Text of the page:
With Volvo, Daimler and Scania gaining a foothold in the over-40-tonne heavy commercial vehicle category, it was time for Indian players to get their act together. “Indian manufacturers were not strong in heavy commercial vehicles because there was not much demand for them. But with exports and infrastructure stirring up, these have received a shot in the arm over the last four to five years,” says PricewaterhouseCoopers Leader (automotive practice) Abdul Majeed.
Tata Motors’ acquisition of Daewoo Commercial Vehicles in 2004 will help it compete in this niche segment. The Tata Prima promises to bring in heavy trucks that would match foreign brands at a lower price. However, the company insists that the features of the range, not the price, will be its USP.
A wider carriage base, stronger engine with much greater horsepower and higher load capacity (hence, a greater power-weight ratio) will let the Prima make the most of the new roads in the country. While earlier Tata Motors’ 40-tonne trucks had 180-200 bhp engines, the base model of the Prima (the 40-tonner) packs in 280 bhp of horsepower, though it is priced at Rs 20.5 lakh (about Rs 8 lakh more).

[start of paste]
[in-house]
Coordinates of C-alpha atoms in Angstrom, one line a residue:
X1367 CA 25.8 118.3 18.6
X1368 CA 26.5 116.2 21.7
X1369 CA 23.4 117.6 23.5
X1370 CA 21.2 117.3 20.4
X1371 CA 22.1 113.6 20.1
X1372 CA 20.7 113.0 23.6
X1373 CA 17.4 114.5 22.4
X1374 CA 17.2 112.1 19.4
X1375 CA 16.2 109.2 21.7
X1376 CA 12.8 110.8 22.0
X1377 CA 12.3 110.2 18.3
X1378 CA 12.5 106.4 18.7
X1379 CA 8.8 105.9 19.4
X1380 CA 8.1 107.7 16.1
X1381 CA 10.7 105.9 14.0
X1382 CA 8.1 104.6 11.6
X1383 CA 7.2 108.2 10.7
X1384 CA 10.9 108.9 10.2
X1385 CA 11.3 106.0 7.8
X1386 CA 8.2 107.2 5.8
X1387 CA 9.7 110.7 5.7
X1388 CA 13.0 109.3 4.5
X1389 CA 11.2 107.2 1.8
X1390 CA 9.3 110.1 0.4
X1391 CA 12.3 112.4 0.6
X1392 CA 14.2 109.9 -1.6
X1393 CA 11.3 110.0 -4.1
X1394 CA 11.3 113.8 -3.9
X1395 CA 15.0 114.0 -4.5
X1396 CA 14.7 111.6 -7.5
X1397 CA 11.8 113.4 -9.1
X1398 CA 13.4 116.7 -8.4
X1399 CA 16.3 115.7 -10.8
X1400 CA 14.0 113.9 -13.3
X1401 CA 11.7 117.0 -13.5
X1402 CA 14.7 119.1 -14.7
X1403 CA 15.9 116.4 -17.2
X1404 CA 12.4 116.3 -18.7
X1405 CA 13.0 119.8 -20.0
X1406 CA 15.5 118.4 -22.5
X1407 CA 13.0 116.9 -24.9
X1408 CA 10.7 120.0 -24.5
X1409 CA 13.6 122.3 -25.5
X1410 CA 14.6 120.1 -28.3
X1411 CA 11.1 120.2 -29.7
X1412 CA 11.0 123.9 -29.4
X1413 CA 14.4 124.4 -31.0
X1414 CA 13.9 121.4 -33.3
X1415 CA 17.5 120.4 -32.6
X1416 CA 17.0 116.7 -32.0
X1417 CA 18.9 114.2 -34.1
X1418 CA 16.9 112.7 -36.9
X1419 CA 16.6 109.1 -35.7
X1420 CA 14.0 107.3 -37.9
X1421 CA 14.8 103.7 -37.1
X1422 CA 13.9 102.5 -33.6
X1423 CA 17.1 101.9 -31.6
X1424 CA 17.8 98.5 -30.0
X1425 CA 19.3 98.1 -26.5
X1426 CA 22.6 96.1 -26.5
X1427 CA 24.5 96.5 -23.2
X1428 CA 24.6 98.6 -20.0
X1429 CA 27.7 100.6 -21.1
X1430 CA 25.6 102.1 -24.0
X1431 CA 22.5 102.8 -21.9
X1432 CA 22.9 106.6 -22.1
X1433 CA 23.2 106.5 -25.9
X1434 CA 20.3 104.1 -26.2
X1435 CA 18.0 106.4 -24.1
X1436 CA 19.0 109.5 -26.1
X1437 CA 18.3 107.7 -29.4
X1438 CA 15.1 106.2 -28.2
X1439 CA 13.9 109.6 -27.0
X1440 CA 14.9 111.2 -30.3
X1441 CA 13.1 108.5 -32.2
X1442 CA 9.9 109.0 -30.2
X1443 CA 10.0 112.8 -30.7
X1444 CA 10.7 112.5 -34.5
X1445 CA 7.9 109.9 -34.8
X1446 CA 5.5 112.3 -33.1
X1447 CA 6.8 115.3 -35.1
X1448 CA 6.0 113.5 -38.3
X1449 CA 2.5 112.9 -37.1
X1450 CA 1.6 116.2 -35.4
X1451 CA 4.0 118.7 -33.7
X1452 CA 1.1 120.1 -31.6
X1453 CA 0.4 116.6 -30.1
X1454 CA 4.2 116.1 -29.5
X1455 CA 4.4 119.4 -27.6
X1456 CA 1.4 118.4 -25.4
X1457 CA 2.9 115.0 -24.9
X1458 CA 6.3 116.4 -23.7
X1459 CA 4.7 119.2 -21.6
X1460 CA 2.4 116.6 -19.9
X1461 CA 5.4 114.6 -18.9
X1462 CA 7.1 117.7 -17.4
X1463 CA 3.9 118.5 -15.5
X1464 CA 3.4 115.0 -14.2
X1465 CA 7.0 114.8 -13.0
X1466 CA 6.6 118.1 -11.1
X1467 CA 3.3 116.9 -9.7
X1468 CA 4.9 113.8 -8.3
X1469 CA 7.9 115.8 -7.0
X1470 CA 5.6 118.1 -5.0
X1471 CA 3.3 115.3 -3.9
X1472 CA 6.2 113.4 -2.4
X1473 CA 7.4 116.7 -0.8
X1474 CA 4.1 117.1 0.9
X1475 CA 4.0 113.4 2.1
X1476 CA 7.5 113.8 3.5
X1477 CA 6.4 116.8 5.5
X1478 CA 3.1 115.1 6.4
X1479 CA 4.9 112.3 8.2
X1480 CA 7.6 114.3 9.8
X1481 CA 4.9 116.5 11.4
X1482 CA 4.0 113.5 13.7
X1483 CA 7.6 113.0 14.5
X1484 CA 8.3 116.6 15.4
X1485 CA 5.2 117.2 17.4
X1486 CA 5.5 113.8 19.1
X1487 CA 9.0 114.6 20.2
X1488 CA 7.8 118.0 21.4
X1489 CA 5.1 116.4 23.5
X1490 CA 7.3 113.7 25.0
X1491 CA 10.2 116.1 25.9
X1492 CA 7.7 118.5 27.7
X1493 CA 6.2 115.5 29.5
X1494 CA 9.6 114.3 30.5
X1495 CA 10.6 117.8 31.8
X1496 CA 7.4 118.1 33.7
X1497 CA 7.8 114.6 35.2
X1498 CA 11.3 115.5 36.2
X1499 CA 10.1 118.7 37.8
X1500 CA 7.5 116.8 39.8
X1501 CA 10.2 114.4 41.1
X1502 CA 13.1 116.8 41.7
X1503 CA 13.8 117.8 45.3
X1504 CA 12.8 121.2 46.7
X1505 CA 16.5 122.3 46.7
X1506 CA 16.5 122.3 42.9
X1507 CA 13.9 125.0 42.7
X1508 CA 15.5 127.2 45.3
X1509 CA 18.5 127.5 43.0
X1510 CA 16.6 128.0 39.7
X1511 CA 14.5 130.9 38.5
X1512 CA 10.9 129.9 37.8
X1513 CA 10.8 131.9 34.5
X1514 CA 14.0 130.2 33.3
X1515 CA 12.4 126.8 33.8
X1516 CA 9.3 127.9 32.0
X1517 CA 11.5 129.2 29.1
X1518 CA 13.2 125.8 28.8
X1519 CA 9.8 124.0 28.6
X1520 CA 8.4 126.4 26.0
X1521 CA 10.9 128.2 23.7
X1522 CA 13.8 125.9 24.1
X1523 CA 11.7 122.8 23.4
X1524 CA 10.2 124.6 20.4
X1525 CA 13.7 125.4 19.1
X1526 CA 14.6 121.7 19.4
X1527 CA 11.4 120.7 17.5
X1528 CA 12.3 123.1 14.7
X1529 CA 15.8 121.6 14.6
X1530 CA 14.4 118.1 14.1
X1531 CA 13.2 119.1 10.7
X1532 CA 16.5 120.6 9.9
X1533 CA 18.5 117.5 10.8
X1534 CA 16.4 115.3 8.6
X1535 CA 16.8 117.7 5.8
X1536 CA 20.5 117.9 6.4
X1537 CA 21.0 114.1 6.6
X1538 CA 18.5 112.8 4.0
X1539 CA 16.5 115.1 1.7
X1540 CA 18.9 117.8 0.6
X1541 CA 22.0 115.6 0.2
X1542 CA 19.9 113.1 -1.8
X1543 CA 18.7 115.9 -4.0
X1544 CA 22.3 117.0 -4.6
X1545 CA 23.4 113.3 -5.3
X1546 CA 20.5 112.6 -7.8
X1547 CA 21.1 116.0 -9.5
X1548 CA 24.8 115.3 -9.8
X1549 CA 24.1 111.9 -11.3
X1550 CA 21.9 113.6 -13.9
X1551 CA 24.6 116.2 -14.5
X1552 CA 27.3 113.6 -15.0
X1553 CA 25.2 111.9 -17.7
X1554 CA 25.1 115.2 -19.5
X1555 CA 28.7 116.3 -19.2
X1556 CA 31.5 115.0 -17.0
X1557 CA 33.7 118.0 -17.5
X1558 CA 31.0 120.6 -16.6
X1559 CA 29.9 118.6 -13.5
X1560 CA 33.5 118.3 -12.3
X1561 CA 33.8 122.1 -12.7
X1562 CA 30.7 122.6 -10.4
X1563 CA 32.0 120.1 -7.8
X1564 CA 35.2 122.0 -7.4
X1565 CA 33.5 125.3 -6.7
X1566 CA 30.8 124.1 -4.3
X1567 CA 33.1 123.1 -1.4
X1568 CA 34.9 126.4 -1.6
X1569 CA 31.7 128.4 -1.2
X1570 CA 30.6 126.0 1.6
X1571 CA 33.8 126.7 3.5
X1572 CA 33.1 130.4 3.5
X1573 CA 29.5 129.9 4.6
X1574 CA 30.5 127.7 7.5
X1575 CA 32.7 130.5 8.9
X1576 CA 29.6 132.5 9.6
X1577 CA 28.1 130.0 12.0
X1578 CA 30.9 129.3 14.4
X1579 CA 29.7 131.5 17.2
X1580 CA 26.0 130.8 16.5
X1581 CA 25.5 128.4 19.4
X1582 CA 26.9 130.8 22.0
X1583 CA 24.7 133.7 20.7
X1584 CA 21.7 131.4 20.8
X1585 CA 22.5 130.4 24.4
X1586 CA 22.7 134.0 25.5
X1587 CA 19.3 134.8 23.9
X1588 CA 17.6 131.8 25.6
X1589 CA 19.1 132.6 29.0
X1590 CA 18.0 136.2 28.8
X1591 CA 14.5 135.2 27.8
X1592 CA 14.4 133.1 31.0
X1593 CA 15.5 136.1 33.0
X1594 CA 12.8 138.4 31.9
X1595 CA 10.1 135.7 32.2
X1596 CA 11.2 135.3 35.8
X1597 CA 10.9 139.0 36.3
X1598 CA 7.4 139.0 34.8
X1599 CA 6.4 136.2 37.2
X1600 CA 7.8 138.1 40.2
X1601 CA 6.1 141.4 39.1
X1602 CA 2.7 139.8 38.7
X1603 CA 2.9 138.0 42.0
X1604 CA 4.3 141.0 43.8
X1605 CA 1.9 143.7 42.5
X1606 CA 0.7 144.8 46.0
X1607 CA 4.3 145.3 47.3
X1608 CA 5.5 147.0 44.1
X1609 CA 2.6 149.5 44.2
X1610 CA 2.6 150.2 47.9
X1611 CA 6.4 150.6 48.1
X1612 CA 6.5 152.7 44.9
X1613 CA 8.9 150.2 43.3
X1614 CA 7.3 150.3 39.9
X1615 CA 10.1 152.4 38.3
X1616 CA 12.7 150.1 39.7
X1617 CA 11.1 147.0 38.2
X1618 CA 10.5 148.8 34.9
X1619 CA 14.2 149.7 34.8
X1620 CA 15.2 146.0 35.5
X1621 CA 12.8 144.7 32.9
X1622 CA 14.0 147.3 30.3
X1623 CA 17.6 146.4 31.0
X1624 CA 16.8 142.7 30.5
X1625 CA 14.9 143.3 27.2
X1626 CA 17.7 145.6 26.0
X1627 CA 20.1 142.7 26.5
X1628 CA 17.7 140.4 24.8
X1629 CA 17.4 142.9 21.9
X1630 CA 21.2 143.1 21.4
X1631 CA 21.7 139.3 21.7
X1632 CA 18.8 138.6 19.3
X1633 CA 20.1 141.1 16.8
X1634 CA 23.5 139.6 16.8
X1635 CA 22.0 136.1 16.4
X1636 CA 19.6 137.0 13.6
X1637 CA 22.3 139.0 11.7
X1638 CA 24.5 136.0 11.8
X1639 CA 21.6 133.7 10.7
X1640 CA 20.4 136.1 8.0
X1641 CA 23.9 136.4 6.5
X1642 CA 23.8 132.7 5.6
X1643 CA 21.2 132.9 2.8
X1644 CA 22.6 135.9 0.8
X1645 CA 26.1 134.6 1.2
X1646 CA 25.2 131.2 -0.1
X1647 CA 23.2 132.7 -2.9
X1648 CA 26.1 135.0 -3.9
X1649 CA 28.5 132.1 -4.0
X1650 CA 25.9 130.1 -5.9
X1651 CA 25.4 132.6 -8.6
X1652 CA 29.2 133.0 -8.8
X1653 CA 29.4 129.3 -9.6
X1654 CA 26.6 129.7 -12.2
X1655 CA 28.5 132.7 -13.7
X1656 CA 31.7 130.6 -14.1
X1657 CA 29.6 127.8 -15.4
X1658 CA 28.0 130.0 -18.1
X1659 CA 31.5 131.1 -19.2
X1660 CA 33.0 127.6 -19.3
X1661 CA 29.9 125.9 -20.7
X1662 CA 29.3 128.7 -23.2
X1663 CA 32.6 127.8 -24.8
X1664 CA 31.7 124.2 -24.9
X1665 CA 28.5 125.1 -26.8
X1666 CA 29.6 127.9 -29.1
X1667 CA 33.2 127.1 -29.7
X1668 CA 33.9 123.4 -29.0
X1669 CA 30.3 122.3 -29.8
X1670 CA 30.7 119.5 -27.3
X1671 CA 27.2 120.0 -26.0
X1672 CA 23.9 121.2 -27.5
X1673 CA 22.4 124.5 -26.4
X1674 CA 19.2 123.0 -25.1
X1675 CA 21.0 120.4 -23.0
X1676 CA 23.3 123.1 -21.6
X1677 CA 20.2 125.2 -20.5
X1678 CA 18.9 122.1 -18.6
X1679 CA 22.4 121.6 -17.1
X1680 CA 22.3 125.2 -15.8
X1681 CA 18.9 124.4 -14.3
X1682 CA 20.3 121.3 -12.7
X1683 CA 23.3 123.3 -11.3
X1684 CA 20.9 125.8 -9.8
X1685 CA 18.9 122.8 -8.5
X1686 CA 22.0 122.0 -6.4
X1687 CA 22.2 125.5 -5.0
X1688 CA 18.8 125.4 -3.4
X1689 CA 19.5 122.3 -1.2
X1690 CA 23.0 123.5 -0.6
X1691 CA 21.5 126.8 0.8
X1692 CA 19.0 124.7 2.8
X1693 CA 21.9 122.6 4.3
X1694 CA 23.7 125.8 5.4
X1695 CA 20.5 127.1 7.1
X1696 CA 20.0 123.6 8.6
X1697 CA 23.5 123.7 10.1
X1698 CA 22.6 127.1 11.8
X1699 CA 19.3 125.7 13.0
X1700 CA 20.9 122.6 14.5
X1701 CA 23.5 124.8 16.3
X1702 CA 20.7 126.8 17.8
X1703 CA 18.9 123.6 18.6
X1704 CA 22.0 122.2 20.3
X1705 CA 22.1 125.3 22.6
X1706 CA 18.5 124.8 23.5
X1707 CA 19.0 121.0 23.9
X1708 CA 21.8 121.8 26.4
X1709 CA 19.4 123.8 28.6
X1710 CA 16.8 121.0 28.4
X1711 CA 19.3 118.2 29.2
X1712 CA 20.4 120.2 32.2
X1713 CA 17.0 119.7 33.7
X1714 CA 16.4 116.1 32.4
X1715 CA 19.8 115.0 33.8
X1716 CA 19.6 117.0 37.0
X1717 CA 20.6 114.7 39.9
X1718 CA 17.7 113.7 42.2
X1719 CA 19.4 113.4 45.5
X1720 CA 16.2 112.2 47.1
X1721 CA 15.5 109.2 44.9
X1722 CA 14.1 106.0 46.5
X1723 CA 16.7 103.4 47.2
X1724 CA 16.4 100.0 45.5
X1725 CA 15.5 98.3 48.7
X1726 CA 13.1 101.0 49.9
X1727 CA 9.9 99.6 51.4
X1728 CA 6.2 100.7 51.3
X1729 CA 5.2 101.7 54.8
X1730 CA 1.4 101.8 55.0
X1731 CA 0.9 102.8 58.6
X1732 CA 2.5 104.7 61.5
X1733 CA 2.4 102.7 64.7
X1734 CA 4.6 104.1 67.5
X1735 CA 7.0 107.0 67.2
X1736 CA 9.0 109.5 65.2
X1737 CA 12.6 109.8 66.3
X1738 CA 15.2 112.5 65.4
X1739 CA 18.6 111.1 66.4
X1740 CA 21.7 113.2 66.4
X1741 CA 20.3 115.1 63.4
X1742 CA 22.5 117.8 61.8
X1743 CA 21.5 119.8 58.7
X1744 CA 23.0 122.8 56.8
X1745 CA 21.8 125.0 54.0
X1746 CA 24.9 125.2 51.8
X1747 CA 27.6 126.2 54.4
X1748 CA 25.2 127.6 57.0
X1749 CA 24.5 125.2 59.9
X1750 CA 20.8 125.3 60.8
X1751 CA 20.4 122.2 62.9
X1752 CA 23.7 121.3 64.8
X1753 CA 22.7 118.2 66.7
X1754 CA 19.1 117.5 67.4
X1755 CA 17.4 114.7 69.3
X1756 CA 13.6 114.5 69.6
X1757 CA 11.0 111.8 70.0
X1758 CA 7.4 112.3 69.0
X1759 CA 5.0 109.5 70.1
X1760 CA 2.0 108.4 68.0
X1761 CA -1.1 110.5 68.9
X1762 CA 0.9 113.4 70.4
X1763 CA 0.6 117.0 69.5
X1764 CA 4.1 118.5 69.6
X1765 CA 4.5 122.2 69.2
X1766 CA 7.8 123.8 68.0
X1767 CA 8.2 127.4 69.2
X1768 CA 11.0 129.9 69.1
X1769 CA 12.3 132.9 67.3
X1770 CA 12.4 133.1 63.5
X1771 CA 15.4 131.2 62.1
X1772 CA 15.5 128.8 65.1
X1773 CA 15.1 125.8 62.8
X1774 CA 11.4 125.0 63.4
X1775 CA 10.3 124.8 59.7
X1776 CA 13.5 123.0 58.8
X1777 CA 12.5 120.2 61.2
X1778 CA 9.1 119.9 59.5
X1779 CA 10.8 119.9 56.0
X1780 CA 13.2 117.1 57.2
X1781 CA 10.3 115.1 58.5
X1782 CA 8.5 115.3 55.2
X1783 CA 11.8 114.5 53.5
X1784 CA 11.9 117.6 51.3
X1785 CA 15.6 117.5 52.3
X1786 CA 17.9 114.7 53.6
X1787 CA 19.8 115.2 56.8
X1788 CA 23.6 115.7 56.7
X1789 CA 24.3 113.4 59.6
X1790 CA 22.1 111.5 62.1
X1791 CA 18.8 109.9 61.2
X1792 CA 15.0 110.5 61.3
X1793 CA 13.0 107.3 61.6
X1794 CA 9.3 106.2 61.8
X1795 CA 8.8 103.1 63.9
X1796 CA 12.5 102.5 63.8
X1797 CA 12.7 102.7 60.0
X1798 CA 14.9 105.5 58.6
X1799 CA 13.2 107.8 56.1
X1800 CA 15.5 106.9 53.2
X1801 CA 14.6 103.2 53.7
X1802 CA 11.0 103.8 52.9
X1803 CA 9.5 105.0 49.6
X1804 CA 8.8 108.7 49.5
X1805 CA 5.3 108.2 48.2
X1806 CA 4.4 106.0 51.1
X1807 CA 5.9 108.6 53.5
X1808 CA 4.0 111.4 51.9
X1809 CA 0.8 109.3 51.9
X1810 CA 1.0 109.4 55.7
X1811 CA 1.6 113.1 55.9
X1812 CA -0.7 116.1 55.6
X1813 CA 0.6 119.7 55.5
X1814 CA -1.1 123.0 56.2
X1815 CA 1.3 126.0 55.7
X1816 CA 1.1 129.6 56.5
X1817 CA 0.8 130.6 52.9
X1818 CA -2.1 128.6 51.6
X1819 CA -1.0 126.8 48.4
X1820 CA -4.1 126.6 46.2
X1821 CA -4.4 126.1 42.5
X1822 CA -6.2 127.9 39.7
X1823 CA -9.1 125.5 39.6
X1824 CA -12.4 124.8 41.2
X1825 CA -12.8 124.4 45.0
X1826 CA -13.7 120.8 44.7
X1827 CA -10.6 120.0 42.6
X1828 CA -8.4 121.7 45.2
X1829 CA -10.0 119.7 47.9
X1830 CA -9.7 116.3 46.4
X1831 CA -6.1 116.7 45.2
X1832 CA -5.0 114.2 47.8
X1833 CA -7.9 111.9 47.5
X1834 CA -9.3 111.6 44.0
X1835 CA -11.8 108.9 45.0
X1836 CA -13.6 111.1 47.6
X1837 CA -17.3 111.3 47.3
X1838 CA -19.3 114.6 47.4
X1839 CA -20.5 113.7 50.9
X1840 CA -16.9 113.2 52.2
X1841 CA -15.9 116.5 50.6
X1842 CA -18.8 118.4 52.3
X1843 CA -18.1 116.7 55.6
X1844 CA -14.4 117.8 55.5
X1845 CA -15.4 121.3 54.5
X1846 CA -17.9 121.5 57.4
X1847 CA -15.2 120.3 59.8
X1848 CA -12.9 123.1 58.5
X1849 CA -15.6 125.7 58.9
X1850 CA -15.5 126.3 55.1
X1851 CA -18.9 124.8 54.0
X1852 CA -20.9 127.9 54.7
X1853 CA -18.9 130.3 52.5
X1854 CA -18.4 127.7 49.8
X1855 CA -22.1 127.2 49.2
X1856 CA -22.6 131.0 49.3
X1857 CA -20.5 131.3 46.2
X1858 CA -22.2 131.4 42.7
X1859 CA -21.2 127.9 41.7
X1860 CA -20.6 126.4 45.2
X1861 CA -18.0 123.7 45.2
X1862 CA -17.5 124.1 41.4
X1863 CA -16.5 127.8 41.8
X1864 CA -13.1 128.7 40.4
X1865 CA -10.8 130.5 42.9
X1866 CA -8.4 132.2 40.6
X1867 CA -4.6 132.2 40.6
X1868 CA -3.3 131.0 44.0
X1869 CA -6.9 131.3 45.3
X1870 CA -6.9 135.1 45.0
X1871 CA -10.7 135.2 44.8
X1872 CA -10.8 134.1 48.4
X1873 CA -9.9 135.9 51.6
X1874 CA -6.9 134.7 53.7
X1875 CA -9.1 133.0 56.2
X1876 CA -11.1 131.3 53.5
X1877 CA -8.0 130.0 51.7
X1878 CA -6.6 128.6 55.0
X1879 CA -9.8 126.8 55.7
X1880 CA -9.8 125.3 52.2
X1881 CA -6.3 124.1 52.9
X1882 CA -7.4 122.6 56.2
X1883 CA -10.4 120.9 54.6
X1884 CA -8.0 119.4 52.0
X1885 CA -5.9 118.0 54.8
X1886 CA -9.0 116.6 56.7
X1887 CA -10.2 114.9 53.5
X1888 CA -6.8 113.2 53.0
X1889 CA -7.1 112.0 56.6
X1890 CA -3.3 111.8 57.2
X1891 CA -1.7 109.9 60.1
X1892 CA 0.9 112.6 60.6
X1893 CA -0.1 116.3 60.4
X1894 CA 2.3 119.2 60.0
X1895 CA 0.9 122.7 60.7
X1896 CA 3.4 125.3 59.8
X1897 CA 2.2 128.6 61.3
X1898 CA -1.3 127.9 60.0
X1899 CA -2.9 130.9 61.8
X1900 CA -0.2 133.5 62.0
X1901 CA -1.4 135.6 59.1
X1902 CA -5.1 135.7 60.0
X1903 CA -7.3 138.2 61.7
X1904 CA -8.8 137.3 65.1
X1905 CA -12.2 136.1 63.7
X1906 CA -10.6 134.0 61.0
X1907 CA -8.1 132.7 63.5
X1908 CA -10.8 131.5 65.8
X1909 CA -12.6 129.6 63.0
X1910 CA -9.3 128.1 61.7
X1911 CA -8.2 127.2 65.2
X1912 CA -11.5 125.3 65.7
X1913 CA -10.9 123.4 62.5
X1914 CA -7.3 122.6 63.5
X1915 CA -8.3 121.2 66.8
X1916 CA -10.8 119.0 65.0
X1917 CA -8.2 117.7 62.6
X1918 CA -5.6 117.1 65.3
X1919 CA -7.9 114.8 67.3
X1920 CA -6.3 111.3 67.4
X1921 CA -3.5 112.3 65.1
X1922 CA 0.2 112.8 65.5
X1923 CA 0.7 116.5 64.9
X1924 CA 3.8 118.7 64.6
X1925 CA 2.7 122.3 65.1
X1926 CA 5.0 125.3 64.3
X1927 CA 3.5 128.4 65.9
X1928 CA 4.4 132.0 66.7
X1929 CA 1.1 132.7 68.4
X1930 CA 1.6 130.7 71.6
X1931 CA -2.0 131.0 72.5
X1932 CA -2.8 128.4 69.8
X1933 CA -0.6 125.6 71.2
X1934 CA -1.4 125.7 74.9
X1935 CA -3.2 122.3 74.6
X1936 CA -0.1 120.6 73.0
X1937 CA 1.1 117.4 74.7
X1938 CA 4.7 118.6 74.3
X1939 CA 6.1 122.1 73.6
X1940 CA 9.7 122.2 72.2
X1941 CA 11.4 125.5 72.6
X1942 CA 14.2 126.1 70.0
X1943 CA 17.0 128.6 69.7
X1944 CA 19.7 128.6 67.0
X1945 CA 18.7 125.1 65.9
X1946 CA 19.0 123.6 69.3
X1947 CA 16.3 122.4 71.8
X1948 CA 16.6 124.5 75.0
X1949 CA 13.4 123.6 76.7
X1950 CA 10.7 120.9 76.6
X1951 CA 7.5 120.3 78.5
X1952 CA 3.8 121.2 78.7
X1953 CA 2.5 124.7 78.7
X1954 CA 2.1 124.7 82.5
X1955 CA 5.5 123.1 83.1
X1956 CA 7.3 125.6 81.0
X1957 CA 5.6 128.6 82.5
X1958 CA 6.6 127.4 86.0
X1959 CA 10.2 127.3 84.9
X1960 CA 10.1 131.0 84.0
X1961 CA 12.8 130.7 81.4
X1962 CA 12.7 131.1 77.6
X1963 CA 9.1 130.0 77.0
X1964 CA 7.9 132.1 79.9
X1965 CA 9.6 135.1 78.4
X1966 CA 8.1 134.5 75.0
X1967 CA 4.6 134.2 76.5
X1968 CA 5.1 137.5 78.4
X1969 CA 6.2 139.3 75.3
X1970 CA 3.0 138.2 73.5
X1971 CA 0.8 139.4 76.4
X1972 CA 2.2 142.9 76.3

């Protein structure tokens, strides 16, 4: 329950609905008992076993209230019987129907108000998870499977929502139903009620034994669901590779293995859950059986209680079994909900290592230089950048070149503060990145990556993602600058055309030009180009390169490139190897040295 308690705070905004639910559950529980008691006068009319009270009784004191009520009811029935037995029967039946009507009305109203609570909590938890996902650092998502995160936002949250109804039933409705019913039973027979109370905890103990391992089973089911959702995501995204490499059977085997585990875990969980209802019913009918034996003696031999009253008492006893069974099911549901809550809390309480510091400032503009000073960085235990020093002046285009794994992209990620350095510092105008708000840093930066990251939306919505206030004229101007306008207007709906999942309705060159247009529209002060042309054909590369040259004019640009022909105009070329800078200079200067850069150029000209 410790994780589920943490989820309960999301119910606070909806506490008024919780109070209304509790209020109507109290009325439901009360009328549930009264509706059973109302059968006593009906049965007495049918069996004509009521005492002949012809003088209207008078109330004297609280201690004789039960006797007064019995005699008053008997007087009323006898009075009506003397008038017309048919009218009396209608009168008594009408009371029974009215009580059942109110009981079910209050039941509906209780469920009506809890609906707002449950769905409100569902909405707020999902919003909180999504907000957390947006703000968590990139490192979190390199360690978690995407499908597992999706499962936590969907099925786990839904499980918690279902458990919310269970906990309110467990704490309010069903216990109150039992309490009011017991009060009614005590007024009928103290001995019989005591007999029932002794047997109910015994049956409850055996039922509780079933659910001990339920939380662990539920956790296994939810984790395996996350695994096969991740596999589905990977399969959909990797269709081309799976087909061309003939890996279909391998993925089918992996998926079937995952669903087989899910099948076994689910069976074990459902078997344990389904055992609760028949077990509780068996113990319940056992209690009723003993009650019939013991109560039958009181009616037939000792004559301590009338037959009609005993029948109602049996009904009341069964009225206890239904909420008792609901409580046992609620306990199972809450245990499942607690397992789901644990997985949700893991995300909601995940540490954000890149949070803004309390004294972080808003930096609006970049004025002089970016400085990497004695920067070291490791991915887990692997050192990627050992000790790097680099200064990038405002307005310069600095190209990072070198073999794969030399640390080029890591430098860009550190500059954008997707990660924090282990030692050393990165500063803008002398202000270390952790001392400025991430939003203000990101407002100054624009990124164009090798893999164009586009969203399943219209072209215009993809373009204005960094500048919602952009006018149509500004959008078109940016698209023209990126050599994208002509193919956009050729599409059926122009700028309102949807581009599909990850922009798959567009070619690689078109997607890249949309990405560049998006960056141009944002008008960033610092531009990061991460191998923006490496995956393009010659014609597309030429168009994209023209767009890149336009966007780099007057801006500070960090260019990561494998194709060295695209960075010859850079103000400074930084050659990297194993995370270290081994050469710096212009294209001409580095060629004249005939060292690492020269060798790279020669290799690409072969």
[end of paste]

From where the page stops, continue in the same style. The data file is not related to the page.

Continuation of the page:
Tata Motors Commercial Vehicles Vice-president (sales and marketing) R Ramakrishnan says: “The transporter tends to overload since he is often not concerned about the time taken, while for the end user time is crucial.” The company cites feedback to claim that the Prima can cover 600 km with a single driver and 900 km with two drivers in a day, in sharp contrast to the 300-350 km that a 40-tonner with a 180-bhp engine would manage. So, the trucks would strive to increase the number of trips, which will bring down the acquisition cost and increase the revenue by nearly 50 to 100 per cent. The Prima’s powertrain will also ensure that it can weather travel for 330 days against the average of 240 days that a truck usually plies on Indian roads. Even the cabin space would allow it to cover distances faster.
The company is addressing existing customers, such as large fleet owners, for the Prima. Tata Motors Commercial Vehicles President Ravi Pisharody says, “We are doing concept selling where we identify long-distance routes that would justify a Prima truck and customers who ply on those. We choose mechanics along these routes to train them, stock spares and then move on to the drivers to train them for optimum usage of the trucks.” For now, it is mainly the east-west routes that are being picked.
The Prima would also break away from the tradition of getting sold as chassis with the rest of the body application being sourced from elsewhere, ie it will be pre-assembled. “It would arm customers to get financing and warranty on the entire vehicle with a single invoice. For us, it would help our bottom line and top line, and give us more experience in chassis engineering,” says Ramakrishnan.